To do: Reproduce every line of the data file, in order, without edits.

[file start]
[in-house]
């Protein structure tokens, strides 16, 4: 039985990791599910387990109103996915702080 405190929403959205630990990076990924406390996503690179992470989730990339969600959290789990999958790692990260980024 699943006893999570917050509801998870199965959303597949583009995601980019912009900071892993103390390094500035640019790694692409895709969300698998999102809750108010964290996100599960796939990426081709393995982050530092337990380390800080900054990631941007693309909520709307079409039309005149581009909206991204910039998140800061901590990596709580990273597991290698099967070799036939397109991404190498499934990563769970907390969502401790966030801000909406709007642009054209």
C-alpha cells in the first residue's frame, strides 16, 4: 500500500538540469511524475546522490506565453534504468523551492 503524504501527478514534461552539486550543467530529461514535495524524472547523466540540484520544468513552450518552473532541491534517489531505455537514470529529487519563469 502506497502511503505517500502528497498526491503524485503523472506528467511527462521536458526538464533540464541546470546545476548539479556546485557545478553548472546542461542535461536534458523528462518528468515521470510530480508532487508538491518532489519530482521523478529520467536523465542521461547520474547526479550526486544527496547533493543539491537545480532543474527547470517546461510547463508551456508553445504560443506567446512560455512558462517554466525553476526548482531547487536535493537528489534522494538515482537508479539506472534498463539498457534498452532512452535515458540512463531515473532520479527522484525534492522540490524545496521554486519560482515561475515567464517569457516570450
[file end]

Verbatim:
[in-house]
């Protein structure tokens, strides 16, 4: 039985990791599910387990109103996915702080 405190929403959205630990990076990924406390996503690179992470989730990339969600959290789990999958790692990260980024 699943006893999570917050509801998870199965959303597949583009995601980019912009900071892993103390390094500035640019790694692409895709969300698998999102809750108010964290996100599960796939990426081709393995982050530092337990380390800080900054990631941007693309909520709307079409039309005149581009909206991204910039998140800061901590990596709580990273597991290698099967070799036939397109991404190498499934990563769970907390969502401790966030801000909406709007642009054209």
C-alpha cells in the first residue's frame, strides 16, 4: 500500500538540469511524475546522490506565453534504468523551492 503524504501527478514534461552539486550543467530529461514535495524524472547523466540540484520544468513552450518552473532541491534517489531505455537514470529529487519563469 502506497502511503505517500502528497498526491503524485503523472506528467511527462521536458526538464533540464541546470546545476548539479556546485557545478553548472546542461542535461536534458523528462518528468515521470510530480508532487508538491518532489519530482521523478529520467536523465542521461547520474547526479550526486544527496547533493543539491537545480532543474527547470517546461510547463508551456508553445504560443506567446512560455512558462517554466525553476526548482531547487536535493537528489534522494538515482537508479539506472534498463539498457534498452532512452535515458540512463531515473532520479527522484525534492522540490524545496521554486519560482515561475515567464517569457516570450